Here is an example of a name withheld on my initiative rather than at the request of the reader. A mother of four children wrote: "We have always been completely honest and open about all sexual matters the children ask about. But we do not believe it is necessary to expose them to all of life's sordidness at an early age.
"Our children still believe that in order to have babies, the man and woman must be married. Is that so terrible? Are we interfering with their education by not rushing in to tell them otherwise just yet?
"Our children also believe that sex is a very special, private thing that one discusses only in the home and only with members of the family. We also believe this about financial matters.
"What bothers me most about sex on TV is not the offensive programs themselves but the advertisements for them shown during programs that are otherwise suitable for family viewing. We can control which shows we and our children see, but we never know when one of those 'family' programs will contain offensive material in the form of an ad for 'Soap' of 'Three's Company' or something of that kind. Is there nothing we can do about television short of tossing it out?"
It would be a sad commentary on our times to admit that a civilization clever enough to invent a way to send sound and pictures through the air couldn't work out a sensible set of rules to govern what kinds of sounds and pictures should be sent.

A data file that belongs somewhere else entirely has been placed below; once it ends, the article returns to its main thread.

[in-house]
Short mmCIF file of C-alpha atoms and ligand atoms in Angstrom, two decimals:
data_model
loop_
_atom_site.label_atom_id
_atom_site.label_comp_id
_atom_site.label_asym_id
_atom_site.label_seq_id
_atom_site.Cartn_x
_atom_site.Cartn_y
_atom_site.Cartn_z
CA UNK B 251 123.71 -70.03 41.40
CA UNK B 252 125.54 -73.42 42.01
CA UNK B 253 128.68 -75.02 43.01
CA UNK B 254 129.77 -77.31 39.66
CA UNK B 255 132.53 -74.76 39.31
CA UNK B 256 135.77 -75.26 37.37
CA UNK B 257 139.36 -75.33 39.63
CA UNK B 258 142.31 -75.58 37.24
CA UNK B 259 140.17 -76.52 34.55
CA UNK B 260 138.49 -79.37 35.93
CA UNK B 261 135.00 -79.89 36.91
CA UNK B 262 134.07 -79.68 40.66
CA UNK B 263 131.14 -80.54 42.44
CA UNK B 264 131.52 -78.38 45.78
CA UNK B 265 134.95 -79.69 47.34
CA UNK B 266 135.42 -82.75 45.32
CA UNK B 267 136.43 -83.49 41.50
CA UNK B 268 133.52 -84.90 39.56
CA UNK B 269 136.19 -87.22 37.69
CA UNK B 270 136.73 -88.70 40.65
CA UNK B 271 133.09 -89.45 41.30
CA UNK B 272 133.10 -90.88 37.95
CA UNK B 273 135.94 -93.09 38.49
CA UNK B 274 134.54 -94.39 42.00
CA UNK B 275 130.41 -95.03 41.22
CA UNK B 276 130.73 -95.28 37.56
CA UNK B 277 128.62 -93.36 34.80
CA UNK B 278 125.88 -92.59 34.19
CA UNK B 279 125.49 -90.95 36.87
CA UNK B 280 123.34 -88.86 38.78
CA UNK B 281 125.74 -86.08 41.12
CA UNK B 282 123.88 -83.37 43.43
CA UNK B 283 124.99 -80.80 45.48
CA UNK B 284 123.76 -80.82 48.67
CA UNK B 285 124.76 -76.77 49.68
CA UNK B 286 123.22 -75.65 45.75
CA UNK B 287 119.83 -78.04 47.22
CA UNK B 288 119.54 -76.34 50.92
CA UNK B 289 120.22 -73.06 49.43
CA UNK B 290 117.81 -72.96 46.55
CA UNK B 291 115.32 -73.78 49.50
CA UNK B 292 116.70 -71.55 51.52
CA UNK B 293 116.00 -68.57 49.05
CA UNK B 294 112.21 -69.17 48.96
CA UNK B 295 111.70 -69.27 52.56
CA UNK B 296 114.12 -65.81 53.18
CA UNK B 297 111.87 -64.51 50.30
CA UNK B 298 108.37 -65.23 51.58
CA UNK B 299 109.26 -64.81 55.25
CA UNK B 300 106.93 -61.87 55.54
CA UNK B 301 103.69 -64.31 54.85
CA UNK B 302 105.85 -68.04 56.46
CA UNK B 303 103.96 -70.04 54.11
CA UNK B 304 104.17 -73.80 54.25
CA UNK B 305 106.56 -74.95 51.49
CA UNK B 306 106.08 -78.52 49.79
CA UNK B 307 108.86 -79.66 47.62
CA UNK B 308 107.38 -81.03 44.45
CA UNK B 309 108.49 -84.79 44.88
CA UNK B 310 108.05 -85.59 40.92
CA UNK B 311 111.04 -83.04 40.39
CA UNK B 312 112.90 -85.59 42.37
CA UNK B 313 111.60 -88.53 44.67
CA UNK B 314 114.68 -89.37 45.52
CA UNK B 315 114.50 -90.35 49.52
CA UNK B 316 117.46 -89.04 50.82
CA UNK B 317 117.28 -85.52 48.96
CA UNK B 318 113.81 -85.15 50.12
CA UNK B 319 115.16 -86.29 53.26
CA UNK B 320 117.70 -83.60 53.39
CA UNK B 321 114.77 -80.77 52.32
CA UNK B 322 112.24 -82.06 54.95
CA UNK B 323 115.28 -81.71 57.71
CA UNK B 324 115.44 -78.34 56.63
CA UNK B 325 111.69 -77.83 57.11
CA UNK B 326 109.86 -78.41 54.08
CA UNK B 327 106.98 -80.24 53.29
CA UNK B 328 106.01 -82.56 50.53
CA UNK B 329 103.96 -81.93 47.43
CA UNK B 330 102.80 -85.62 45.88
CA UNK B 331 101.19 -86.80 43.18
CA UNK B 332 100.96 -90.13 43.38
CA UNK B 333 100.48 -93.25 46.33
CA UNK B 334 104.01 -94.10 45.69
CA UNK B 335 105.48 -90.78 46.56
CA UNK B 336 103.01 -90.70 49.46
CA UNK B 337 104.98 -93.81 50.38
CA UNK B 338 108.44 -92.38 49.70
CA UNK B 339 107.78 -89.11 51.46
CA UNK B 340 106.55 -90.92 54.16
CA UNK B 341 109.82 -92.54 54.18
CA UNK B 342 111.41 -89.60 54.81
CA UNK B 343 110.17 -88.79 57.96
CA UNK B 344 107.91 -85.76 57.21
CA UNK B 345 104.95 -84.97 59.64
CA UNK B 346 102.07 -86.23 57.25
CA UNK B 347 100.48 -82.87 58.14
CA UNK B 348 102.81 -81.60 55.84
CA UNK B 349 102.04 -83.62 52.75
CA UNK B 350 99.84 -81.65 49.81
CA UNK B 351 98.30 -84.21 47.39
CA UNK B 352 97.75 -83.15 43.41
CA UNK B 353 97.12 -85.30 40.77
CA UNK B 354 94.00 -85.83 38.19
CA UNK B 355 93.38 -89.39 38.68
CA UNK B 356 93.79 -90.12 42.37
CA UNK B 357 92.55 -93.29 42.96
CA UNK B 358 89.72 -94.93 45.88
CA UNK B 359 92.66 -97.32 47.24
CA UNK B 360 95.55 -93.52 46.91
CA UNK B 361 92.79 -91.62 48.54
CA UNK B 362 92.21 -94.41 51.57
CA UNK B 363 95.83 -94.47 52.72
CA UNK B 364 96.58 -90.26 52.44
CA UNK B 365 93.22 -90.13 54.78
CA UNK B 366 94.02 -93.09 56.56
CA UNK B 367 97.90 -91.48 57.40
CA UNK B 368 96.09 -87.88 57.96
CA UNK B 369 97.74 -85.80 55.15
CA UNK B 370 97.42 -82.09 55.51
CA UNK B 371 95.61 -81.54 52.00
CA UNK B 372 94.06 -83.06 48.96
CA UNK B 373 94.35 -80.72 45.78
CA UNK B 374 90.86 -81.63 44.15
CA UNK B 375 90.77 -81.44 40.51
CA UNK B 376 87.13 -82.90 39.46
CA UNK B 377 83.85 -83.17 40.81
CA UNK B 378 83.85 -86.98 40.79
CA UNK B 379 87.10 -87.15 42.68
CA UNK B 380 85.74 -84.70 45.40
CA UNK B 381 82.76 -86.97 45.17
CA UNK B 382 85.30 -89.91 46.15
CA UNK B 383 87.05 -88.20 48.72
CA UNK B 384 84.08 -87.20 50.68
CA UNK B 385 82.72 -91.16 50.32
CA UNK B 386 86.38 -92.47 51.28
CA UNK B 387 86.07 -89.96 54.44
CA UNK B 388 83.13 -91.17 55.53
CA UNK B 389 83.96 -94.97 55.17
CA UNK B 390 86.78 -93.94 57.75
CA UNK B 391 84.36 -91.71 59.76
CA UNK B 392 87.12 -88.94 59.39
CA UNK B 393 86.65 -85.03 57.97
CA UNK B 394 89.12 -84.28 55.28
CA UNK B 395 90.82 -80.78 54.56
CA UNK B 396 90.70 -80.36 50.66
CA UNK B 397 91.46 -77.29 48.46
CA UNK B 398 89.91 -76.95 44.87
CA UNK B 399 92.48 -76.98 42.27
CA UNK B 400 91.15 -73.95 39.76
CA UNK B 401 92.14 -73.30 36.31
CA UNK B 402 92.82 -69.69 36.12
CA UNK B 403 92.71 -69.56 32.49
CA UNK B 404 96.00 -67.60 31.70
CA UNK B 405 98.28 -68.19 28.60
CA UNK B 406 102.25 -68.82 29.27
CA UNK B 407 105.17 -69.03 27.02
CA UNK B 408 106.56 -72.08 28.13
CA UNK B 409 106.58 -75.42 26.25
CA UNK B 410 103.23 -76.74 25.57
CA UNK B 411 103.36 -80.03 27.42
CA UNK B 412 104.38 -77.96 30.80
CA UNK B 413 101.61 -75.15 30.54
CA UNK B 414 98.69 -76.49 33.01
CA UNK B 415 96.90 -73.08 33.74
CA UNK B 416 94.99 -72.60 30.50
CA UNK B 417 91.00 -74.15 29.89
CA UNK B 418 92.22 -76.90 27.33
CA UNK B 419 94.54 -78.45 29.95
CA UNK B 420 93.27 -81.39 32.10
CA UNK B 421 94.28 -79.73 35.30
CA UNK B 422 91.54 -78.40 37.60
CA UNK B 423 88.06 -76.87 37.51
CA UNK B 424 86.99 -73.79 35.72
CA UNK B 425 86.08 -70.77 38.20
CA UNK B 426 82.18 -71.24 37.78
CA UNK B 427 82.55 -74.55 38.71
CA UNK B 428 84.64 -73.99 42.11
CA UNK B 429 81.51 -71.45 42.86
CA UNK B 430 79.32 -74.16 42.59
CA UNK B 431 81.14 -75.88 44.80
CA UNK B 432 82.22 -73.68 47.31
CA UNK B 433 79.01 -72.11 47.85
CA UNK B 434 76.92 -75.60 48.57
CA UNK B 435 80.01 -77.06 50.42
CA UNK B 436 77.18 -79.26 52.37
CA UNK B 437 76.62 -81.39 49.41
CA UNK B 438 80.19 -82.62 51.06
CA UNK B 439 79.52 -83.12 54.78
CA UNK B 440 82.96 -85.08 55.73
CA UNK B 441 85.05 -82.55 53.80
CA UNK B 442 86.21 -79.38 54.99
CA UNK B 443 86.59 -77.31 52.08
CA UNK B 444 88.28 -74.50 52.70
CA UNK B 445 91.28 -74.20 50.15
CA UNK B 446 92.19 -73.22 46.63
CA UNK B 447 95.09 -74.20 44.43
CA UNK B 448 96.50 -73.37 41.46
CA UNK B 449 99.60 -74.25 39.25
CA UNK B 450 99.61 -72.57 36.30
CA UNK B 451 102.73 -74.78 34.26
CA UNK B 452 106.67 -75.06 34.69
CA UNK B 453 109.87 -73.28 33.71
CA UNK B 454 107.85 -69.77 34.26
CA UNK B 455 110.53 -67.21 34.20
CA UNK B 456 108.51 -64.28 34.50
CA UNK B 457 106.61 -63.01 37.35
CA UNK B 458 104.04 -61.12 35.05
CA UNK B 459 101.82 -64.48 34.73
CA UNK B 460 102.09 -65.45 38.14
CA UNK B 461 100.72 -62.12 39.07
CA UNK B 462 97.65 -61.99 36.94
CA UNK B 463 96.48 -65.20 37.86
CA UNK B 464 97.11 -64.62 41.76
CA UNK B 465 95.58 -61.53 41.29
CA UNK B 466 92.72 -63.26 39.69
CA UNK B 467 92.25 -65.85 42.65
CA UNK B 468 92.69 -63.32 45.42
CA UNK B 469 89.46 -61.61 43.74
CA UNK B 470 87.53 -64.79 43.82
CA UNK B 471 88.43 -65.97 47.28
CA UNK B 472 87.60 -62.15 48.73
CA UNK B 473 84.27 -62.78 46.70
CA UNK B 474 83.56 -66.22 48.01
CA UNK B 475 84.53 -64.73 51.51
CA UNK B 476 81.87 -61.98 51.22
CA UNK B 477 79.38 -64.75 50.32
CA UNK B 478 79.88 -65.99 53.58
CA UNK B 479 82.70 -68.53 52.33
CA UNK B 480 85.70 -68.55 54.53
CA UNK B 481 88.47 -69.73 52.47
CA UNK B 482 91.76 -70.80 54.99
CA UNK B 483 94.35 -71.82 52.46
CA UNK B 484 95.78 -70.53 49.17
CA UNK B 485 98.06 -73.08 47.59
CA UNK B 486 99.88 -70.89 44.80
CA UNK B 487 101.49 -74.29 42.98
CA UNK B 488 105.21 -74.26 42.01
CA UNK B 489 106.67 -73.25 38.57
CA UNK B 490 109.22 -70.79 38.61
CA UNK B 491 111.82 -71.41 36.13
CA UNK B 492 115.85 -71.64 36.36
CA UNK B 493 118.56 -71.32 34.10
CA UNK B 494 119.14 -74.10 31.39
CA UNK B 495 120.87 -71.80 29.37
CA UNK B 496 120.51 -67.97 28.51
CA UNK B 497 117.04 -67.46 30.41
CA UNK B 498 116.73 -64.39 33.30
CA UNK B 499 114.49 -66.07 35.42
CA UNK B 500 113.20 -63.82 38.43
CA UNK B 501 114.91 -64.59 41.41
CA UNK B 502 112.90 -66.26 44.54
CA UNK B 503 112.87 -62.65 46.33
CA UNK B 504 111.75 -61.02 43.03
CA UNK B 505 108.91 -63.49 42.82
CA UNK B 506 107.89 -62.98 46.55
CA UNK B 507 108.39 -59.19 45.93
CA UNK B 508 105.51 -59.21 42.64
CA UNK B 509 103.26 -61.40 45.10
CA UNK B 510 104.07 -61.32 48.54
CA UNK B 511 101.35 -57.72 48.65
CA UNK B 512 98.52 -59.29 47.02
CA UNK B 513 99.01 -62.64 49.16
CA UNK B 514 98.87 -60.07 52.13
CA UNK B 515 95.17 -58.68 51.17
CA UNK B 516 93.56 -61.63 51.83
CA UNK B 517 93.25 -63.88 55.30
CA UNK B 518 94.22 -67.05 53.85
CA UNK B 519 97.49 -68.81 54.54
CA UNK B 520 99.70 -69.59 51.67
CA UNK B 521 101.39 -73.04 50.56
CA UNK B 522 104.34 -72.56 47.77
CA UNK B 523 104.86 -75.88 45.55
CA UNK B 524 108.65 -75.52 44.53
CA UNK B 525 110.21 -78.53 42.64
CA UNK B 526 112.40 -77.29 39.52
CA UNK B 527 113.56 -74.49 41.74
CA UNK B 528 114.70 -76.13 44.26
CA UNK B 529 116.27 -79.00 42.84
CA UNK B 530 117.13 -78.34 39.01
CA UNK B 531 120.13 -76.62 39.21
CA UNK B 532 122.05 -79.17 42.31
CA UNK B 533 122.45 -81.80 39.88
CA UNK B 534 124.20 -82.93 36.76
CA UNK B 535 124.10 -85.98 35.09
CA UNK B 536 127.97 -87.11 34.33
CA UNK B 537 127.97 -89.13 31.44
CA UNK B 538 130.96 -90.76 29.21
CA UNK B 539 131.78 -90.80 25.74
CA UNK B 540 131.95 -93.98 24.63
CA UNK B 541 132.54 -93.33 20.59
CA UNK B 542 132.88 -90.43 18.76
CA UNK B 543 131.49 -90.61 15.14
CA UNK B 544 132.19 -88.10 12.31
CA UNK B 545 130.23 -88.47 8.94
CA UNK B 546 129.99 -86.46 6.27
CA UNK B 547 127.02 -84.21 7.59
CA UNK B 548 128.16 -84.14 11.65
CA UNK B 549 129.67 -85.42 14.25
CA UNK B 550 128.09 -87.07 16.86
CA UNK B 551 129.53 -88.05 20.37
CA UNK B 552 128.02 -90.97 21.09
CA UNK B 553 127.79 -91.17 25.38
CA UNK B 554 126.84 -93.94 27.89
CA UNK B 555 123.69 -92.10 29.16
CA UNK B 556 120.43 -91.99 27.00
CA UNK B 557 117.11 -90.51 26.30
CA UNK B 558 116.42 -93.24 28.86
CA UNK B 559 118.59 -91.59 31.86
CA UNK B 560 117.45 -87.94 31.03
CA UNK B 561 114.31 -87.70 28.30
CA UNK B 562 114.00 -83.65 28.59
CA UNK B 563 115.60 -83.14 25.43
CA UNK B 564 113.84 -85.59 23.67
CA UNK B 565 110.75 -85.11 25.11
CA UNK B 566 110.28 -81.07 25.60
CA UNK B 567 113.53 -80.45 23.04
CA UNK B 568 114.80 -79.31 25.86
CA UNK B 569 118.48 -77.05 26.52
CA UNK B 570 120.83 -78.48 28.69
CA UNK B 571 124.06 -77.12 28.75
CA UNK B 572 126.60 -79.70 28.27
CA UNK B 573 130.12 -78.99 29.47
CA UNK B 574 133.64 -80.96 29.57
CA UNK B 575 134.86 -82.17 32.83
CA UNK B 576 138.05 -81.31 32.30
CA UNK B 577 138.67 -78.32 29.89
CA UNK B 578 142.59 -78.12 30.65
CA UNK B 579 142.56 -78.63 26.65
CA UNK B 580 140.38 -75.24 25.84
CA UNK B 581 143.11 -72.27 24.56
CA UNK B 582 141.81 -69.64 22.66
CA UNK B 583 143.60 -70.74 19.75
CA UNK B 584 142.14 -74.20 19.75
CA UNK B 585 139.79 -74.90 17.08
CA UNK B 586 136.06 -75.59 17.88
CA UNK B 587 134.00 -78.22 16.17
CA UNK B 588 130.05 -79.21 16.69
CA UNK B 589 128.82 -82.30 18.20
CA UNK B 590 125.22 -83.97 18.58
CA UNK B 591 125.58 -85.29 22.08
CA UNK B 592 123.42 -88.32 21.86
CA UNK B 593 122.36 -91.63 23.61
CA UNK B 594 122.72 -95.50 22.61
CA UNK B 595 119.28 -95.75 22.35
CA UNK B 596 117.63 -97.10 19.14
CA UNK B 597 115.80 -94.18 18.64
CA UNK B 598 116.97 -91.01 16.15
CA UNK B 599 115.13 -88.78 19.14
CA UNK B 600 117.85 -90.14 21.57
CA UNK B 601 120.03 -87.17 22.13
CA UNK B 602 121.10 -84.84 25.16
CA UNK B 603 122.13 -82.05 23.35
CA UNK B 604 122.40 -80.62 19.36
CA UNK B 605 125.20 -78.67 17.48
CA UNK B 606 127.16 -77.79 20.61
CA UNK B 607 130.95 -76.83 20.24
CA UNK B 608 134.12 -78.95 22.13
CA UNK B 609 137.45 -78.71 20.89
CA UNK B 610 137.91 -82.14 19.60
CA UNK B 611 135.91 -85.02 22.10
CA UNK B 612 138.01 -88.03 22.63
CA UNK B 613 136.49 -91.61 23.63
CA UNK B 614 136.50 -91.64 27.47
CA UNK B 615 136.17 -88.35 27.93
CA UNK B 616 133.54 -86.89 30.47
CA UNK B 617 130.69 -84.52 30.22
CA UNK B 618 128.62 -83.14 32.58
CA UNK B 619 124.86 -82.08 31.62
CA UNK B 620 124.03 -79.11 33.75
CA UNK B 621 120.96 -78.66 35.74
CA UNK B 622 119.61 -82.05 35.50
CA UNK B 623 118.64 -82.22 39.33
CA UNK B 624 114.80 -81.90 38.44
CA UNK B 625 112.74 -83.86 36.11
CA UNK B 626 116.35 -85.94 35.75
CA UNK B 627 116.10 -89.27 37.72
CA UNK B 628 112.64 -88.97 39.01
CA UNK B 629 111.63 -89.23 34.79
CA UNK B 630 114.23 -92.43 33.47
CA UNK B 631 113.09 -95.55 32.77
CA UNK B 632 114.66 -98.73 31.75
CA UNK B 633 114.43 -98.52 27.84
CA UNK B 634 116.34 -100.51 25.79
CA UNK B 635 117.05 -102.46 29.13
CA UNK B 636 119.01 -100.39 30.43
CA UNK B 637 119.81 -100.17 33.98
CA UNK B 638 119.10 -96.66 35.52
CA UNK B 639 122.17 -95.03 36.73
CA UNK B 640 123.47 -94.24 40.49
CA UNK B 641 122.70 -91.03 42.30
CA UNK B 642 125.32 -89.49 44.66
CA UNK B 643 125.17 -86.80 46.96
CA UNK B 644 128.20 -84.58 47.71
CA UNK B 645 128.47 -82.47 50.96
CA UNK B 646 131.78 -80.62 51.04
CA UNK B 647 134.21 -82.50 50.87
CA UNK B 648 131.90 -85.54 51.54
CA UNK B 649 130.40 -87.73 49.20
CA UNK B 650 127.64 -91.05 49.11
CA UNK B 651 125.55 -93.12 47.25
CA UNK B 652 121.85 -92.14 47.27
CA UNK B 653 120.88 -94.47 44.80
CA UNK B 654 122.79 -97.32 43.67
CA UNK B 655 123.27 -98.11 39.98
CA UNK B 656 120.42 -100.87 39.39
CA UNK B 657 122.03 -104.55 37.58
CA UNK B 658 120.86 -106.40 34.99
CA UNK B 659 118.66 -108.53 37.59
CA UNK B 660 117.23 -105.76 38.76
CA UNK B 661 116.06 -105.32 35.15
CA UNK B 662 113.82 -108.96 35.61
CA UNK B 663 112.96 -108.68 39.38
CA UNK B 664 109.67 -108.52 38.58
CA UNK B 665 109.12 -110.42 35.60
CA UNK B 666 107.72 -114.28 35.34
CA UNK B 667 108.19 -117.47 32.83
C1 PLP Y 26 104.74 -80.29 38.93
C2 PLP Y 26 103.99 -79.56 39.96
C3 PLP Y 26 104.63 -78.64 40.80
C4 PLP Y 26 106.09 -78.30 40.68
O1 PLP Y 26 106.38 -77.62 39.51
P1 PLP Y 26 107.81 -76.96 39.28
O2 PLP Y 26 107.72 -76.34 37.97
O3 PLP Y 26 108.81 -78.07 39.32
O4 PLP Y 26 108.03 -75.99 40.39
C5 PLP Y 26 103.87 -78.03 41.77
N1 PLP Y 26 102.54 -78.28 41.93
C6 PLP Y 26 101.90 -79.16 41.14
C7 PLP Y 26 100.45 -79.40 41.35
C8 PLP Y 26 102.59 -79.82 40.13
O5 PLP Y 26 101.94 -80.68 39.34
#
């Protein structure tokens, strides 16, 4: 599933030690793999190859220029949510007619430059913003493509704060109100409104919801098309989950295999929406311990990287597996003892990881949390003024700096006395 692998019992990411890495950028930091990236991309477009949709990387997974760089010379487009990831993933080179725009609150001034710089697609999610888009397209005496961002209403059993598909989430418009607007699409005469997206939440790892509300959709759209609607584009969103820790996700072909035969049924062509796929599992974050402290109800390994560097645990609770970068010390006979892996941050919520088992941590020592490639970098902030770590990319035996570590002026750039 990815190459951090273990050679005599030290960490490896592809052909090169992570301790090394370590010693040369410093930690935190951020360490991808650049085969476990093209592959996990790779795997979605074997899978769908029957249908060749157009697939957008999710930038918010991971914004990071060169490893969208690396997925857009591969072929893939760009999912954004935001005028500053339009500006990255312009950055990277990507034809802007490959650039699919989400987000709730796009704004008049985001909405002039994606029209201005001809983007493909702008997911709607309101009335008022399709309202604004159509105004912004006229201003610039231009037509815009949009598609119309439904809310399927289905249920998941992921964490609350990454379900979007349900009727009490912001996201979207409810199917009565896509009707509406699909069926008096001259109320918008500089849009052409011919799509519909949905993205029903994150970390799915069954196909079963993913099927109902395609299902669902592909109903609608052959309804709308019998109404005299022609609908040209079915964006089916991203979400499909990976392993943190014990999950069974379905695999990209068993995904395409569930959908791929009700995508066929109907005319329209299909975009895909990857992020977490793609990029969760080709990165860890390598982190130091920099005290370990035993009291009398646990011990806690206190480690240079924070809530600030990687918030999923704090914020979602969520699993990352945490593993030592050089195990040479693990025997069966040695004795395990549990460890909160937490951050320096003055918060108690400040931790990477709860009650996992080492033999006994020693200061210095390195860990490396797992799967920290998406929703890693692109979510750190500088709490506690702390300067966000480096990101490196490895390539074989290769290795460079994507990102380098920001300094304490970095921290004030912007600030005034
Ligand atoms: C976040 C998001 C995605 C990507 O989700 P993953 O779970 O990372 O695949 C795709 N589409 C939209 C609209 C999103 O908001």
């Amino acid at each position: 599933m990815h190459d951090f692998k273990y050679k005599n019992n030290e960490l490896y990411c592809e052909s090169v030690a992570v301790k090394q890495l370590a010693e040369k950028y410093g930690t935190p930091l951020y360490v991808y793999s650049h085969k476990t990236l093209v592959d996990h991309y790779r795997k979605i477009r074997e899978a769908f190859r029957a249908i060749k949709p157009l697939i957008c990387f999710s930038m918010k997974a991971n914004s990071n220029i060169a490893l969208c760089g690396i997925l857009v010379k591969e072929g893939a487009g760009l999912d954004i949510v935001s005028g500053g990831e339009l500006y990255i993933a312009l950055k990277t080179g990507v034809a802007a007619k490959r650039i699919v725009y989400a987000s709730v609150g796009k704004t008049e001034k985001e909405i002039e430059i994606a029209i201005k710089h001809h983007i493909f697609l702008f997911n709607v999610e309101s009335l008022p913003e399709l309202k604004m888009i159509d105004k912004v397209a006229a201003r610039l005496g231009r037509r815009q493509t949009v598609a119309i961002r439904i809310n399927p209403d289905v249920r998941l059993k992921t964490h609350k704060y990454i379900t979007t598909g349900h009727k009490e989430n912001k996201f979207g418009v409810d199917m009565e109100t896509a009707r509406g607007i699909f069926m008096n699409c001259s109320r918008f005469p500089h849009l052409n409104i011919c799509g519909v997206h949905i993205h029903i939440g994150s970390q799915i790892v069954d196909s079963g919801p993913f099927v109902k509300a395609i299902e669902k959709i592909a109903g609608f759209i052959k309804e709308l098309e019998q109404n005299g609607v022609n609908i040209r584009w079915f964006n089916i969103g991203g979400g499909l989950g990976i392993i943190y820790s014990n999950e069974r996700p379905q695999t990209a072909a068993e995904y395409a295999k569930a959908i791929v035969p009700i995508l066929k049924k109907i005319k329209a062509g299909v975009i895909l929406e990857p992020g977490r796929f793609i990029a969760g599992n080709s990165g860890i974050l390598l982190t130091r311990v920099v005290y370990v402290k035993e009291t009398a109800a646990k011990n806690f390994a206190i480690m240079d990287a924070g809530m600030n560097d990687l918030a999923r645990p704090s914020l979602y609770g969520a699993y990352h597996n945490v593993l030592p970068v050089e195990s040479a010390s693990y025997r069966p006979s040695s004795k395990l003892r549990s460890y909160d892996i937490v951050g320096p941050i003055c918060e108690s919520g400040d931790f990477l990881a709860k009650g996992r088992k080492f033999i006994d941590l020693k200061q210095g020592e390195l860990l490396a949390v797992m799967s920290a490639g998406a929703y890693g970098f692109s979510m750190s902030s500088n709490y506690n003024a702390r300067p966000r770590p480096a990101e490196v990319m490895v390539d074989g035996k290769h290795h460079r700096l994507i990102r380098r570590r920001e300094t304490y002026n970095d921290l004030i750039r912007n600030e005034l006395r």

If the television industry doesn't respond voluntarily to the public's prodding on this issue, the government might step in (which is never an ideal solution to anything), or viewers might become disgusted enough to stop watching (which would also be a pity, because television has so much potential for good).
Let me suggest to those who have strong feelings on this issue, or on any other issue: Don't keep your disapproval bottled up inside you. Speak out. Write a letter to the station manager and tell him how youfeel. Send a copy to the sponsor, the FCC, your congressman, your newspaper, and to anybody else you think might help support your viewpoint. You'd be surprised how concerned businessmen and politicians can be when they sense that they are targets of a growing amount of public disapproval.
P.S.: Why did I withhold this woman's name? Because I don't want her children teased by their schoolmates, that's why.